So before the parades roll out, the cymbals clash, and sparklers light the sky, we want to issue an important word of warning to all our clients, neighbors, and friends in the community: people will be driving under the influence of alcohol this weekend.

Each year, DUI ranks as the #1 cause of death for travelers during the Fourth of July. These are preventable deaths caused by the careless decisions of revelers who take the party too far. You don’t have to be one of their victims.

Published on:

New data released by a major insurance company indicates that single-vehicle motorcycle accident claims accounted for the highest number of claims processed in 2014.

The data were released by insurer Progressive Corp., which said that it processed 3.4 times more single-vehicle motorcycle accident claims in 2014. These single-vehicle accidents typically involved intoxicated driving or loss of control due to excessive speed.

According to Progressive, it processed more single-vehicle motorcycle accident claims than rear-end accident claims, crashes at intersections, and stolen motorcycles combined. That means that motorcyclists must be more careful and vigilant about their surroundings at all times.

Published on:

Alcohol and drugs are a leading cause of death involving persons in the 18-25 age group in the United States. However, a new study indicates that alcohol and drug use may be much more prominent factors in car accidents involving teenagers and young adult motorists.

According to a new study, 50% of all deaths involving teenagers and young adults in car accidents involve the use of alcohol or marijuana. In fact, researchers who conducted the study expressed concerns that the growing wave of legalization of marijuana around the country could spell disaster for young motorist safety. These motorists are already at a higher risk of alcohol use, drug use, and other kinds of dangerous driving practices. The researchers speculate that the increasing availability of marijuana and easing of restrictions on the use of pot have not had any effect on the popularity of alcohol among these drivers.

The study found that accident victims above the age of 21 were much more likely than younger victims to be driving with a combination of marijuana and alcohol in their system. About 50.3%, of young motorists who died were either stoned or drunk at the time of their accidents. In total, 37% of the motorists tested positive for alcohol at the time of their deaths, while 5.9% tested positive for marijuana. In 7.6% of the cases, the motorists had both alcohol and marijuana in their system.

Published on:

Commercial truck drivers are held to a much higher standard when it comes to driving under the influence of alcohol and drugs when compared to the average motorist. This makes sense, since the stakes are much higher when it comes to commercial semi-truck drivers. Now the Federal Motor Carrier Safety Administration Federal Motor Carrier Safety Administration (FMCSA) has proposed the establishment of a database that will contain information about driver drug and alcohol tests with the goal of preventing drivers with a substance abuse problem from slipping through the cracks and finding employment in the industry.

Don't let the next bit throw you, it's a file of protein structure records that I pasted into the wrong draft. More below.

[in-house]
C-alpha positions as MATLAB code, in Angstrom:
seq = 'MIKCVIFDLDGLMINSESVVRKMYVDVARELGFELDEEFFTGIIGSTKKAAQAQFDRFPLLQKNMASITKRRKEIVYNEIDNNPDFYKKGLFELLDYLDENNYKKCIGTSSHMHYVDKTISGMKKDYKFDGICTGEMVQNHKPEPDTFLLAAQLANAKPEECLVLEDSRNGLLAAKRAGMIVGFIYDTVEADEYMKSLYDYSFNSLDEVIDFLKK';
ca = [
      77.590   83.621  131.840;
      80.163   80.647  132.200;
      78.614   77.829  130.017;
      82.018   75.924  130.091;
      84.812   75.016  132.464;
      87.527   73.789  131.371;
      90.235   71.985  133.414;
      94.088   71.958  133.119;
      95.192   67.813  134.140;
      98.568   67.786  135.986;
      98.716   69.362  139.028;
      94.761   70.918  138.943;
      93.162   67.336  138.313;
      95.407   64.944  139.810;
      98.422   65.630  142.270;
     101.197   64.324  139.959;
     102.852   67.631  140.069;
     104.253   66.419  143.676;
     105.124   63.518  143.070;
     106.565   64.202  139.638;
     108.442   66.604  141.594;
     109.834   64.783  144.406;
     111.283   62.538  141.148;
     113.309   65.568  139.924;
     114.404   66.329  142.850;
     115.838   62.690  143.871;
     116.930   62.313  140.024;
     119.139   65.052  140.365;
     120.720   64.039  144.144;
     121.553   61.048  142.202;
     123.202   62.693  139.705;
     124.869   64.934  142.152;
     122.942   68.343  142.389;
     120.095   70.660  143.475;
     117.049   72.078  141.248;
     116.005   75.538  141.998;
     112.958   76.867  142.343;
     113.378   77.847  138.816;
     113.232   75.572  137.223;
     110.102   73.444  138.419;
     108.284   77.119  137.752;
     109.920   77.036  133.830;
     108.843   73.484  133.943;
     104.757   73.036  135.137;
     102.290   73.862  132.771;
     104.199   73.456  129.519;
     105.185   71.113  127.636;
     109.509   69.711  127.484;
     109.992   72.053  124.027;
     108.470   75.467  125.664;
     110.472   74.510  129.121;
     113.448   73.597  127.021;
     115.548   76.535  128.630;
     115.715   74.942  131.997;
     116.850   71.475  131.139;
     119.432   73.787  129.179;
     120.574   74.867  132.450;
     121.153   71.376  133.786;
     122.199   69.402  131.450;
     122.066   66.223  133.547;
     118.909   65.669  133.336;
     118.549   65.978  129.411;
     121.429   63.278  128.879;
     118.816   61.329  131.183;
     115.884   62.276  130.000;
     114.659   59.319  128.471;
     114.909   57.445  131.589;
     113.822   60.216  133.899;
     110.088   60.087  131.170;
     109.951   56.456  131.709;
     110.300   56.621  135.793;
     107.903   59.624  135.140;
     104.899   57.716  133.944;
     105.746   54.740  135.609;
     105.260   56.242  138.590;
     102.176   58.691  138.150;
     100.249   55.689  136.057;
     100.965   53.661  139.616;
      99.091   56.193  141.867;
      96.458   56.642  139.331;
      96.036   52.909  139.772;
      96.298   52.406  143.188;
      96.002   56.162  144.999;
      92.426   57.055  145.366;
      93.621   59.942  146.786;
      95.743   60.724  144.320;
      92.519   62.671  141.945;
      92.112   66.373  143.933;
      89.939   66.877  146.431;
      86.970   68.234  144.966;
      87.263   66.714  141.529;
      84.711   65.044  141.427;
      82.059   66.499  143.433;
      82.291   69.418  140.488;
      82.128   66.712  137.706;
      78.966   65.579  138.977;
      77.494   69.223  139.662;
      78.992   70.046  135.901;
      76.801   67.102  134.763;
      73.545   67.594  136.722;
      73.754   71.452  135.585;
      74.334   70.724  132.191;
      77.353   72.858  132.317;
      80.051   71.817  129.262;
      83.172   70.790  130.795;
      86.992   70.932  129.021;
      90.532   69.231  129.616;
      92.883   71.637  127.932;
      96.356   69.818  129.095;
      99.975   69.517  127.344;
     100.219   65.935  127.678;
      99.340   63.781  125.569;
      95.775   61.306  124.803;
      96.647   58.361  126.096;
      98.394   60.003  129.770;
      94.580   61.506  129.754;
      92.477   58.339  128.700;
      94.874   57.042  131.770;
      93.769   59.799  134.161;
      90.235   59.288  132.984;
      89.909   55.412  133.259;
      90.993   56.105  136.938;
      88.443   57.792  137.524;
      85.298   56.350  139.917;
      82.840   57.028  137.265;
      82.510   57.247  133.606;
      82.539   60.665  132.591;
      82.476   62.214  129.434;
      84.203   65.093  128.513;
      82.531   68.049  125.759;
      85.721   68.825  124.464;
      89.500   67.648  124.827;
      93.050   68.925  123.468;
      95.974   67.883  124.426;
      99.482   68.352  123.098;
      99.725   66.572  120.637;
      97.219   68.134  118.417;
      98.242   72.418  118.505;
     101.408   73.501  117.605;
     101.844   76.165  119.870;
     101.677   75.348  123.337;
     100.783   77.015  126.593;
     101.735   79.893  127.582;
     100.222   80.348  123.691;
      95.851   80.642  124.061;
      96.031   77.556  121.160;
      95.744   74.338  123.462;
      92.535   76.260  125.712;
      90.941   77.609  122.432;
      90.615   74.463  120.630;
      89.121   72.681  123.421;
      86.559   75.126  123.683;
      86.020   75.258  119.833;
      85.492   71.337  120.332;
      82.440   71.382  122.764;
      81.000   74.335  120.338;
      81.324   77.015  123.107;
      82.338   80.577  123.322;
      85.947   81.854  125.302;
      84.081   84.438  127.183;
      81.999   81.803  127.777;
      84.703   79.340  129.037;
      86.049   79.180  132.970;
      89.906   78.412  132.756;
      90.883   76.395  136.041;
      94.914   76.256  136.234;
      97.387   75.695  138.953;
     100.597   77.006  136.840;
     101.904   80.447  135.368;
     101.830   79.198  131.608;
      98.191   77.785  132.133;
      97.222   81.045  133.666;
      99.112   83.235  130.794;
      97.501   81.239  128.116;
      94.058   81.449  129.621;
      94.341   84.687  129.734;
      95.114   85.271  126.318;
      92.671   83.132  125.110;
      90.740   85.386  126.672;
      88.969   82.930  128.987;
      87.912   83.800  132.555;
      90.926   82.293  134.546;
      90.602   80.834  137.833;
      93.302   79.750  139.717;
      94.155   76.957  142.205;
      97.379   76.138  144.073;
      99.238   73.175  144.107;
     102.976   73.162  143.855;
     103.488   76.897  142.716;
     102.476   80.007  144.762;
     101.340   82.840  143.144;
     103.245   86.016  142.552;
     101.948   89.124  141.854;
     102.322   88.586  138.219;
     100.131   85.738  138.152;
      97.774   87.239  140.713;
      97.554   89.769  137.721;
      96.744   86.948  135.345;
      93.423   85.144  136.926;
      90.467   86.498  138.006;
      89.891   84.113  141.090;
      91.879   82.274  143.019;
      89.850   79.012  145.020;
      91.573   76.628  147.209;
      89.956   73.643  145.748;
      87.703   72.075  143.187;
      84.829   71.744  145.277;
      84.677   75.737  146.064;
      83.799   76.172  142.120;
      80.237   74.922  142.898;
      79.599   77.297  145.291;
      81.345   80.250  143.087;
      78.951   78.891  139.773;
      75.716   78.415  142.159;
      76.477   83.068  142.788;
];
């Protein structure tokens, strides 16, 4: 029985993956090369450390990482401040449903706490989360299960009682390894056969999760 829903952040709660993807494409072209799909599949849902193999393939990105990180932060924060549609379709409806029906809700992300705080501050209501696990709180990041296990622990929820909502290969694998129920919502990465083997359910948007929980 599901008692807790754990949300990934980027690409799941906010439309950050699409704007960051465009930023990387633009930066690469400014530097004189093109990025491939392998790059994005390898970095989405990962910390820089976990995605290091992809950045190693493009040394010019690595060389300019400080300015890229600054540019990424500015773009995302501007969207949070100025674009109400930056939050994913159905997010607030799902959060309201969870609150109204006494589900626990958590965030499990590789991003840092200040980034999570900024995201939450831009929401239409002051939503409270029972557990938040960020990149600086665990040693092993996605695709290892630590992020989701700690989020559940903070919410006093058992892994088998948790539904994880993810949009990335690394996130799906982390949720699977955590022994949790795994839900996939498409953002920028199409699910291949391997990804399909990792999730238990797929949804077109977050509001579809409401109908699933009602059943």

The FMCSA recently proposed the establishment of a Commercial Driver’s License Drug and Alcohol Clearinghouse, which would function as a database containing information about controlled substance and alcohol test results of commercial truck drivers. All commercial driver license holders would be included in the database.

Under the proposal, commercial motor carriers, employers, medical review officers, substance abuse professionals, as well as third-party agencies would be required to report drug and alcohol test results to the database. These persons would also be required to submit information involving alcohol or drug test refusals, negative return-to-duty test results, adulterated and substitute drug test results as well as other kinds of data that relates to driver alcohol and drug use.Additionally, labs that provide commercial motor carriers with drug and alcohol testing services would be required to report information about testing activities and results.

Published on:

According to the Centers For Disease Control And Prevention (CDC), a teenage motorist driving with a blood alcohol concentration of .08% is approximately 17 times more likely be involved in an accident.This is a category of motorists that research has shown to be inexperienced, more susceptible to peer pressure, and more likely to engage in risky driving.When alcohol or other intoxicants are added to the mix, the risks of an accident significantly increase.

The CDC believes that reducing the risk of teenage drunk driving accidents should not be dependent on federal, state, and local law enforcement alone, but is also the responsibility of communities, schools and parents.Recently, another new study illustrated just how strong peer pressure can be in influencing teenagers to drink and drive.The study clearly found that when high school seniors had friends in their social circle who drove intoxicated, they were much more likely to do the same.When teenagers have friends who engage in self-destructive behaviors, those same behaviors seem cool to an impressionable young adult.

If you’re the parent of a teenage motorist, it’s also important to understand that there is no such thing as social drinking for a teenage motorist.Most teenagers who drink do so to feel buzzed.Therefore, expecting teenagers to go out, drink, and yet remain sober is unrealistic.Binge drinking is far more popular among teenagers than with any other category of motorists, and teenagers are much more likely to drink irresponsibly.